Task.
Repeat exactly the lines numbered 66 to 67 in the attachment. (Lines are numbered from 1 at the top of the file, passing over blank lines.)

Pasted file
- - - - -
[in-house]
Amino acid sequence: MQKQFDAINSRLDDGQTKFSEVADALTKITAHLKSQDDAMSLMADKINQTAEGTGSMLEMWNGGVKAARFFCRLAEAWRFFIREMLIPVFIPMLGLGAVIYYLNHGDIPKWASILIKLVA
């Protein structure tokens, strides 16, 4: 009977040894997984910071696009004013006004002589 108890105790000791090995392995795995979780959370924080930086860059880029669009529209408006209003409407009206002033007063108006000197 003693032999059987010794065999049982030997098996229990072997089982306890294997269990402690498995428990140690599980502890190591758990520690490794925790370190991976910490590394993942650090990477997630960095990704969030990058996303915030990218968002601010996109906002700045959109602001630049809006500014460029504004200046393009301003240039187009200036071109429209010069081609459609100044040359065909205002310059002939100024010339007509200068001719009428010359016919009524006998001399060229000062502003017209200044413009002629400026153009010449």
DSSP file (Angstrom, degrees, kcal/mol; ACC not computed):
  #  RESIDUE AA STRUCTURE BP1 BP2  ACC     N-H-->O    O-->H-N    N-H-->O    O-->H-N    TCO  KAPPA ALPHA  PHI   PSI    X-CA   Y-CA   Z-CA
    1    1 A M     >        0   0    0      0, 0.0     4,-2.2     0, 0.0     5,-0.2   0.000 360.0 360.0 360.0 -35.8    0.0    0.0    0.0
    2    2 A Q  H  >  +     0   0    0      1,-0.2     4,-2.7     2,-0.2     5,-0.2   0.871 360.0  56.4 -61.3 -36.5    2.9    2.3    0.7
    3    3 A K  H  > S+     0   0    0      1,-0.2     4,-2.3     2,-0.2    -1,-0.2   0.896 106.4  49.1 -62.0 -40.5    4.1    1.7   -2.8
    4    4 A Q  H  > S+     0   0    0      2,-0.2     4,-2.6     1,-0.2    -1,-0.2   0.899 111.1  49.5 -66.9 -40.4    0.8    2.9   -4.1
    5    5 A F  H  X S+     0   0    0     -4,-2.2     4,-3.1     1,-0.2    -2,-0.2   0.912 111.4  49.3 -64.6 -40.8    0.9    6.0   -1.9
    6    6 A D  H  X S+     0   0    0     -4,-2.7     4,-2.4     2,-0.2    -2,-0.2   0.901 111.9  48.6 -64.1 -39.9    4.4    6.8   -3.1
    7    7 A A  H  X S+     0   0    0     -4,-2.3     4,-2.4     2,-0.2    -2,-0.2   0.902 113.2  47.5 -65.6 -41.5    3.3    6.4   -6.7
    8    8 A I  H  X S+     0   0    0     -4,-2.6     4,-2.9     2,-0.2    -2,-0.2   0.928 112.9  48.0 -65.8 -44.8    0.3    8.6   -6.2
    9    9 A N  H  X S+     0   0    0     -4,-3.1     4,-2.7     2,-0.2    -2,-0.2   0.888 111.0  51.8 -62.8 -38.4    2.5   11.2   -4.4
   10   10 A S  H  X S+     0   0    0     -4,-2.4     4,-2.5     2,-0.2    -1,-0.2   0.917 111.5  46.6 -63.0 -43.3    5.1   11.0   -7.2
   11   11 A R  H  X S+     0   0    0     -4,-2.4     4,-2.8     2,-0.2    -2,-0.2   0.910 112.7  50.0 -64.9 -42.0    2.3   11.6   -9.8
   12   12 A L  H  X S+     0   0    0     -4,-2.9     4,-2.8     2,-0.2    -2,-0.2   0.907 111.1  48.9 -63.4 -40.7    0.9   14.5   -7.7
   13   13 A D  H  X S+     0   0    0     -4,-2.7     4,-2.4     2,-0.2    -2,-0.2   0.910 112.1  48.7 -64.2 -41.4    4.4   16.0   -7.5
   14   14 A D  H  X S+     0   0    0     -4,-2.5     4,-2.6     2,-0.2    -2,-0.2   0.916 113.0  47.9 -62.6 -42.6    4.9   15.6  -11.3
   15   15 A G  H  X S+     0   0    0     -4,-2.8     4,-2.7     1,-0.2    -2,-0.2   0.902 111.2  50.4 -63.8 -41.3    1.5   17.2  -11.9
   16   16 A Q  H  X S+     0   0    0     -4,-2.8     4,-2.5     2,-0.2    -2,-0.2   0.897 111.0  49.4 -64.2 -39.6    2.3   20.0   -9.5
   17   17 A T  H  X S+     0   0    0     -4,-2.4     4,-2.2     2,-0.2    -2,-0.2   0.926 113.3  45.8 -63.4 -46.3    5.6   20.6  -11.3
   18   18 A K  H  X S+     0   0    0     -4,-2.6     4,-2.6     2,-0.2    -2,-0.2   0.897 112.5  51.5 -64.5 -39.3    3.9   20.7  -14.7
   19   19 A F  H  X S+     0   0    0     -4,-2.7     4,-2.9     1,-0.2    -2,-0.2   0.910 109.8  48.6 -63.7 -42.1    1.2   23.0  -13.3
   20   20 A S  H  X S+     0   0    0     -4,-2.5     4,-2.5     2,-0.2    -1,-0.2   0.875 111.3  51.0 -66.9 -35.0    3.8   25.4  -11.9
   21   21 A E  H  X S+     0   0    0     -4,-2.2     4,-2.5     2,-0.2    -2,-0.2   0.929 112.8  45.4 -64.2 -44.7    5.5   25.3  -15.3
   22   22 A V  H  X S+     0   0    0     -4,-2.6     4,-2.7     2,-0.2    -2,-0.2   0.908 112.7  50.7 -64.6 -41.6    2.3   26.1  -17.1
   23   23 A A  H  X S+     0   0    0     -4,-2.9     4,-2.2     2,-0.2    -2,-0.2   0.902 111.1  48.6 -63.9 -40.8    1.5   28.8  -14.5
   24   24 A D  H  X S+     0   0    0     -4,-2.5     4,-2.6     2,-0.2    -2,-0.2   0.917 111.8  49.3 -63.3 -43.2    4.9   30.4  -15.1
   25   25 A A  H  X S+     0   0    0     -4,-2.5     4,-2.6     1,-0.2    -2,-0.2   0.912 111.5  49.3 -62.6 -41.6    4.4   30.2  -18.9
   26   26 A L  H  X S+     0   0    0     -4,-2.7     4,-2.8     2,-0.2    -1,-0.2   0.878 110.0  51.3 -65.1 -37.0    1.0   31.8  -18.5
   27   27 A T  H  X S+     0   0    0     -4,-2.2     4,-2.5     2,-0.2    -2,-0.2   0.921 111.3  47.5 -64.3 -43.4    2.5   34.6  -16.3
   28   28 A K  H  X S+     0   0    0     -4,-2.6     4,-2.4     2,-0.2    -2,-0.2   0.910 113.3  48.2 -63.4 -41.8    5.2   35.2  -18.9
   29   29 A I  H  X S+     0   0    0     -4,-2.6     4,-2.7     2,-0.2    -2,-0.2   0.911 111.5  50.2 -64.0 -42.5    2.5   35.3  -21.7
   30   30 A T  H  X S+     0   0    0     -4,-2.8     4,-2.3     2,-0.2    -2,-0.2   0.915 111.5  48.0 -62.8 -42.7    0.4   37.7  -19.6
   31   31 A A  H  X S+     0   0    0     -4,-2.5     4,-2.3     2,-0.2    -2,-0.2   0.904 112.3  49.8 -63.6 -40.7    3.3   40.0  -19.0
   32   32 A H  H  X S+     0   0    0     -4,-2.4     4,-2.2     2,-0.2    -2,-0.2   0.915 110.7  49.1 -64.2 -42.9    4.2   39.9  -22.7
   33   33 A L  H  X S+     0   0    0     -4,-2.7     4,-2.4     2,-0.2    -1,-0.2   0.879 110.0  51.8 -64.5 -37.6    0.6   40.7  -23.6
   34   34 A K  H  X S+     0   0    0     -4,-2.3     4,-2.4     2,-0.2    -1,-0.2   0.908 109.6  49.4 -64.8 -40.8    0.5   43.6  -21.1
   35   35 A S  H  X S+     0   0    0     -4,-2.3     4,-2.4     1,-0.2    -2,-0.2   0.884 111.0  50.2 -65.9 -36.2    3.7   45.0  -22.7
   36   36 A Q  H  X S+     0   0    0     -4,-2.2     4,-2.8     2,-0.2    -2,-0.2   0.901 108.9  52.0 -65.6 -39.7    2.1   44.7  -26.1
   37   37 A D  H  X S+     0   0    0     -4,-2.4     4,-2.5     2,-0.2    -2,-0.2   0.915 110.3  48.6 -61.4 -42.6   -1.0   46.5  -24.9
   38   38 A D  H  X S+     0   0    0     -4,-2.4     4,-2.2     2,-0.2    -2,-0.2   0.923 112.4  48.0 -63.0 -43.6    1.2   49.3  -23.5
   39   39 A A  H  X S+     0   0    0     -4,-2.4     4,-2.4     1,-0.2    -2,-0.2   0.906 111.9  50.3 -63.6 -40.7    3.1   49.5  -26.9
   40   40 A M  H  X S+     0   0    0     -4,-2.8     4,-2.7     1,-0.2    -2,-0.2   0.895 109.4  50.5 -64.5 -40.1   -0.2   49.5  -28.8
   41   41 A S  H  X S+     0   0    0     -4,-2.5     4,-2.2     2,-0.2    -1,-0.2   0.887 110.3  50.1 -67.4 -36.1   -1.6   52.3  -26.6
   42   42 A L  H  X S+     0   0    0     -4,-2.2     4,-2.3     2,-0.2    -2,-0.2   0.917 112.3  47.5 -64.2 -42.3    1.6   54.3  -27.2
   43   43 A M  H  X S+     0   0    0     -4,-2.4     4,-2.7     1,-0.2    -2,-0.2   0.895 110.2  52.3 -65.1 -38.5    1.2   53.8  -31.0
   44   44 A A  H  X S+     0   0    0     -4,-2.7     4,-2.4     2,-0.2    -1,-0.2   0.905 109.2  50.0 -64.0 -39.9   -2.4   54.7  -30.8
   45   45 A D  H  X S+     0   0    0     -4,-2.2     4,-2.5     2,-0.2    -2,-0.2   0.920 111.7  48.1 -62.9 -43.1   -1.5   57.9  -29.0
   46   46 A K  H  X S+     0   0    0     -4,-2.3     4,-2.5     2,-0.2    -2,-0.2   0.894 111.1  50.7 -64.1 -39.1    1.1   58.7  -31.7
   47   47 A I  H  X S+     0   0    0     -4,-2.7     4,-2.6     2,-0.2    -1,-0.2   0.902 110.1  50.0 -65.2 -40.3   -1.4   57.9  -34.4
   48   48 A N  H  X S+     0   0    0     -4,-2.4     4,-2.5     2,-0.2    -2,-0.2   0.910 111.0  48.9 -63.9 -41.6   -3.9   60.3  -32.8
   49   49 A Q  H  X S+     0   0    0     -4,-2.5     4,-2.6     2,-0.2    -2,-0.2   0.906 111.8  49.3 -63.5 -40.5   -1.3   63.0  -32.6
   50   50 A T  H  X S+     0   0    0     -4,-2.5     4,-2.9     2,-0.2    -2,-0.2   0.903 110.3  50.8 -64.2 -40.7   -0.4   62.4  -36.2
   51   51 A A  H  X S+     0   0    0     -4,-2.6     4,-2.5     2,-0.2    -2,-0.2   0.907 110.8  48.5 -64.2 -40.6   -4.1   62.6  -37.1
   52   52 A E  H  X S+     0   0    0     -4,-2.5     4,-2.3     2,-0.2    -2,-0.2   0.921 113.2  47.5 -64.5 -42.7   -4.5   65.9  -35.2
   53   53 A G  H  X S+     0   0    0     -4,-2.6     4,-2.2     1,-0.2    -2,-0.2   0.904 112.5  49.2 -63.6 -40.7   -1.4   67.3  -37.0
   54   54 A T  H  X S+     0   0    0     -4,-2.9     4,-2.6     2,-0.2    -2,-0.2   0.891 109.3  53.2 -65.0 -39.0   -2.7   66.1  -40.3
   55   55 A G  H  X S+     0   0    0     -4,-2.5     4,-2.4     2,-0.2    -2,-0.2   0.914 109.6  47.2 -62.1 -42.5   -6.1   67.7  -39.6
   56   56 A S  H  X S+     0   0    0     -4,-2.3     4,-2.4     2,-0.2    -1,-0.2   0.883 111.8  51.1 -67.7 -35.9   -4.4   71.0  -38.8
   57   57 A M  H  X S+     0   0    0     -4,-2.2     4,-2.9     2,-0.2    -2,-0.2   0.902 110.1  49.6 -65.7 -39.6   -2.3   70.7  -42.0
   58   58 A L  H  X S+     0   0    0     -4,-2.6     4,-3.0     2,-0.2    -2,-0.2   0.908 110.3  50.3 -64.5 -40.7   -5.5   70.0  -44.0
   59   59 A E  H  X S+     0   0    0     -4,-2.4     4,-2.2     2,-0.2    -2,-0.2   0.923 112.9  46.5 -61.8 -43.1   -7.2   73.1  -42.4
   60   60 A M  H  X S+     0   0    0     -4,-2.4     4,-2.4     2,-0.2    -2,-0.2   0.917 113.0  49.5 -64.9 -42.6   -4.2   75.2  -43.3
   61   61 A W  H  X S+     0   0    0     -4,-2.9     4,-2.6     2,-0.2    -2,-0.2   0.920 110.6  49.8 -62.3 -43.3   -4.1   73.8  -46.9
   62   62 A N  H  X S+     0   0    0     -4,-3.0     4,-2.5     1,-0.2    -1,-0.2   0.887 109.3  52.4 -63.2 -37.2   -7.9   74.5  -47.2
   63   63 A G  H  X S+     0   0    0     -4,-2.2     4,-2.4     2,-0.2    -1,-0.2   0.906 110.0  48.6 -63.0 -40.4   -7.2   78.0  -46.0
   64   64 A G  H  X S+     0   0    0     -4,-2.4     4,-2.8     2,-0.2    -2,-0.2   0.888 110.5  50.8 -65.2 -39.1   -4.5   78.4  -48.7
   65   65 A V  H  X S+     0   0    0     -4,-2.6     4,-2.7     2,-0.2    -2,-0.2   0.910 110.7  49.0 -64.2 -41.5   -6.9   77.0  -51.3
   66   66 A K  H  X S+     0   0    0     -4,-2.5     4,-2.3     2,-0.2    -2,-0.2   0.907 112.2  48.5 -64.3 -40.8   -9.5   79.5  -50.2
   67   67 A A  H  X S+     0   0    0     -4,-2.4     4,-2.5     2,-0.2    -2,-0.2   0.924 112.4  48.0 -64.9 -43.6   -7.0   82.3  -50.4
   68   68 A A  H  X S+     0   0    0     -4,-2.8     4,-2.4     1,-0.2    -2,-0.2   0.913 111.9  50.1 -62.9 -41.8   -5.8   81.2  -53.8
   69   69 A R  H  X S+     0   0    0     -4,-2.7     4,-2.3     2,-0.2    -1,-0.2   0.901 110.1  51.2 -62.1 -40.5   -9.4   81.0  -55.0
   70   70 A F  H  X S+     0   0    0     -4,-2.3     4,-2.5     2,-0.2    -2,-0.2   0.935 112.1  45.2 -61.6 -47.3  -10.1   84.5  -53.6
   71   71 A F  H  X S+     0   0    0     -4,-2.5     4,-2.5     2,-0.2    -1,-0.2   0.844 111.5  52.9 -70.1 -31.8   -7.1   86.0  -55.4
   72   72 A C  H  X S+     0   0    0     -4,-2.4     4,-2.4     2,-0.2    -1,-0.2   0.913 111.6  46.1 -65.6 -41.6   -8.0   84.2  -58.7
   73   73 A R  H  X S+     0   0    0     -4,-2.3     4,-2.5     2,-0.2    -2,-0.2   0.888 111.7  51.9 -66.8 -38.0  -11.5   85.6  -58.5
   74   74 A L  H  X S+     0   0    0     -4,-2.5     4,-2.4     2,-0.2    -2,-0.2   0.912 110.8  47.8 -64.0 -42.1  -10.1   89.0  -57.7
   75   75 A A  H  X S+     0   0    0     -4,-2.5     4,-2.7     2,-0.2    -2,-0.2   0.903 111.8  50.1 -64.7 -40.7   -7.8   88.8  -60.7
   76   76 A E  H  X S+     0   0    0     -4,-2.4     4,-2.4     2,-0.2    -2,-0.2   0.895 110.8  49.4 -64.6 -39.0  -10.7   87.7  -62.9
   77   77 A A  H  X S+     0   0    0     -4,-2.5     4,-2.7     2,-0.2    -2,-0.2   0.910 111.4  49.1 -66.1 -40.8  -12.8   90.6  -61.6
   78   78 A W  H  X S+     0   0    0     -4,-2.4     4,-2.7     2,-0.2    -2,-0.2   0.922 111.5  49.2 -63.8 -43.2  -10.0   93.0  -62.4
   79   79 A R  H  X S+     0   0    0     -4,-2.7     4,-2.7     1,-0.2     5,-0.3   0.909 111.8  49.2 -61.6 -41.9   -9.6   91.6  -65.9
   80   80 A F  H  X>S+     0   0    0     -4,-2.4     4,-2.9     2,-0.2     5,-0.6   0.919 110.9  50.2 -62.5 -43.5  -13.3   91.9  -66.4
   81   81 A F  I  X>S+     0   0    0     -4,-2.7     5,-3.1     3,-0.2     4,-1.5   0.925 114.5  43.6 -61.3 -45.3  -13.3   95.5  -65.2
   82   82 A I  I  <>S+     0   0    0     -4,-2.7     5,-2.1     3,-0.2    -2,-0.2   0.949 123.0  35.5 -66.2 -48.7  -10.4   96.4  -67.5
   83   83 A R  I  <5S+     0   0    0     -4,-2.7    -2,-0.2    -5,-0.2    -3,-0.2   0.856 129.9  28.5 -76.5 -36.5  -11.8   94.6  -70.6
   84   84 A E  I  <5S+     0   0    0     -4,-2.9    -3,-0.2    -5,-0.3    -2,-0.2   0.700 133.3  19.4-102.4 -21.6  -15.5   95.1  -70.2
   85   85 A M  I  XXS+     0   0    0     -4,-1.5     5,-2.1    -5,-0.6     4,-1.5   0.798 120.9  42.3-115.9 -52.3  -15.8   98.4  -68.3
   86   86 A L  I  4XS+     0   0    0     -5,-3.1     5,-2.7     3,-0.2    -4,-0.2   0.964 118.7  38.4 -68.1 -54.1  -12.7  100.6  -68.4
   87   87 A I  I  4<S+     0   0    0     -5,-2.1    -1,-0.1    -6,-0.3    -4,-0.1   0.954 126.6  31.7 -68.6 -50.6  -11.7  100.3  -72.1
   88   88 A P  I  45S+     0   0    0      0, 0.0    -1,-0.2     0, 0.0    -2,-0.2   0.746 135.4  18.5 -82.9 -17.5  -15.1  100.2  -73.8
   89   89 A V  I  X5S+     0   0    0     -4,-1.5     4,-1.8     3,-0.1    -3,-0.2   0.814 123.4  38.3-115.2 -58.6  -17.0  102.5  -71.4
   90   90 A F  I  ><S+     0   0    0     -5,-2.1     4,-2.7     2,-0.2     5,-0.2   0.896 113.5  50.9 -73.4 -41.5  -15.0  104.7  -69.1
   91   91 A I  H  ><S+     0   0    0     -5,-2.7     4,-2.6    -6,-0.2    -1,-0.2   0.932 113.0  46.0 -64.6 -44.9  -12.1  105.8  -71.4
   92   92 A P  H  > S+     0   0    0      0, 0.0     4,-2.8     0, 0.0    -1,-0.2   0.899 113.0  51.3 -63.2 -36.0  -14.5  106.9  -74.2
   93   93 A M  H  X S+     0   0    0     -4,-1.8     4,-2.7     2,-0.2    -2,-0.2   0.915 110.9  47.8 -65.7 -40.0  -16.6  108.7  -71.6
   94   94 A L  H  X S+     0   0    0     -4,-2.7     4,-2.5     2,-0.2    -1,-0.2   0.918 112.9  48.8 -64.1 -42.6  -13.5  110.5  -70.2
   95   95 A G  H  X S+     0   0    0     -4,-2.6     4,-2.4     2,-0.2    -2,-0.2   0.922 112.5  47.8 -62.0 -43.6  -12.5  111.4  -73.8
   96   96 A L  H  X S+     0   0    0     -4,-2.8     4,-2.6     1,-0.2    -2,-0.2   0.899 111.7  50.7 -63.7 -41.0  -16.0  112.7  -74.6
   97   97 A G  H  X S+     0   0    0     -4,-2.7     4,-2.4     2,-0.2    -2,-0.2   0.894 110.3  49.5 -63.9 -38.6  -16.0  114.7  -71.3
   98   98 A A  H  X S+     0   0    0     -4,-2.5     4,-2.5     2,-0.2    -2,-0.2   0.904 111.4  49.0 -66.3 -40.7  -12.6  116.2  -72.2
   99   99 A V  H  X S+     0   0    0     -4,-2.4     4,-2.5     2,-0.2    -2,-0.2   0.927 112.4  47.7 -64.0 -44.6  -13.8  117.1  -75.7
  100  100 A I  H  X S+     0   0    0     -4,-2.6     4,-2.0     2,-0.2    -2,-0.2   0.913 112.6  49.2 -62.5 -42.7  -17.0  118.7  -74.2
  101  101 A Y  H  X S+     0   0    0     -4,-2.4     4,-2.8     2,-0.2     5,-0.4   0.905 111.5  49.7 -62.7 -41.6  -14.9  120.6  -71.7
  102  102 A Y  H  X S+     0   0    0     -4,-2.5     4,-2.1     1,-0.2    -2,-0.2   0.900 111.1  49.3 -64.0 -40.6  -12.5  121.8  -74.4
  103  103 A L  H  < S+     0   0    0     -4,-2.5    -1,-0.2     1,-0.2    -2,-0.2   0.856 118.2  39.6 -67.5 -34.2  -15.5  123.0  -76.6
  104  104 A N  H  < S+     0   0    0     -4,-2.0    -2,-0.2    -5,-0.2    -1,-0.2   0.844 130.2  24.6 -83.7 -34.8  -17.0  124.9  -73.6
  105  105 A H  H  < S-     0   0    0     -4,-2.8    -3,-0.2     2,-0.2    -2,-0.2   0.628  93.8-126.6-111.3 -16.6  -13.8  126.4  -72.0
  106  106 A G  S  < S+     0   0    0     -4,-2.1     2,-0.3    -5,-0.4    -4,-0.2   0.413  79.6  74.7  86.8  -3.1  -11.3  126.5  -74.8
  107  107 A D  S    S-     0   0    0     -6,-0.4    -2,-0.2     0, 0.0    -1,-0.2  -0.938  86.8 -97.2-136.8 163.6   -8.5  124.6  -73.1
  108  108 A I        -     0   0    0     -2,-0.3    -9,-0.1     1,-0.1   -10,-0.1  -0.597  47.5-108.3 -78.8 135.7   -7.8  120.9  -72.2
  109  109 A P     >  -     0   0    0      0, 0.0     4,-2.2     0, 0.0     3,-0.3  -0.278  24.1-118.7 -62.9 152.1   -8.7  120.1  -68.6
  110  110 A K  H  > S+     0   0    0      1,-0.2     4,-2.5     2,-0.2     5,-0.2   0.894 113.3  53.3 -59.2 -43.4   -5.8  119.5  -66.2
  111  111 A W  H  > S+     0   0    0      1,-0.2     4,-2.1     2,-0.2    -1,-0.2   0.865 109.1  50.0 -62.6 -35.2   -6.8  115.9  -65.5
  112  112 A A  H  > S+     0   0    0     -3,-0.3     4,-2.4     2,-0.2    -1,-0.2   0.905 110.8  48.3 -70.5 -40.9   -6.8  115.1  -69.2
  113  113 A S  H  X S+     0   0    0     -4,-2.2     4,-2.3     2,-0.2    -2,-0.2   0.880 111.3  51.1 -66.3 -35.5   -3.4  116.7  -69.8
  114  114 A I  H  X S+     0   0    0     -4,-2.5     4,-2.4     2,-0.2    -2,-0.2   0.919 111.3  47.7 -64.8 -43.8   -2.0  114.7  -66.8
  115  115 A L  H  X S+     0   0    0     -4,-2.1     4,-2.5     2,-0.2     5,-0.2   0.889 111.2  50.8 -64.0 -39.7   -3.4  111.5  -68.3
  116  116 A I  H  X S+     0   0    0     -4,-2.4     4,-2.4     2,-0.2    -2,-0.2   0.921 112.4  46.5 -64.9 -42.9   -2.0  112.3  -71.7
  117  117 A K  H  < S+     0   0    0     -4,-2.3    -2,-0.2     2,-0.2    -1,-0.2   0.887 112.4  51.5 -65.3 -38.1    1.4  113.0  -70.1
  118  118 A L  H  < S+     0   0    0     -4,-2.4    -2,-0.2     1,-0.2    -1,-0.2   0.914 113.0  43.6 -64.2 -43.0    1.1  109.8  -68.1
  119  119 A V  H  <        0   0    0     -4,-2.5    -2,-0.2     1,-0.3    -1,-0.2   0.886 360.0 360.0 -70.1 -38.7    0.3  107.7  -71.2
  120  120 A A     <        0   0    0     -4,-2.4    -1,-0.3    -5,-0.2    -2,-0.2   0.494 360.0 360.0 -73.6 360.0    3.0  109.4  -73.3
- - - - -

   61   61 A W  H  X S+     0   0    0     -4,-2.9     4,-2.6     2,-0.2    -2,-0.2   0.920 110.6  49.8 -62.3 -43.3   -4.1   73.8  -46.9
   62   62 A N  H  X S+     0   0    0     -4,-3.0     4,-2.5     1,-0.2    -1,-0.2   0.887 109.3  52.4 -63.2 -37.2   -7.9   74.5  -47.2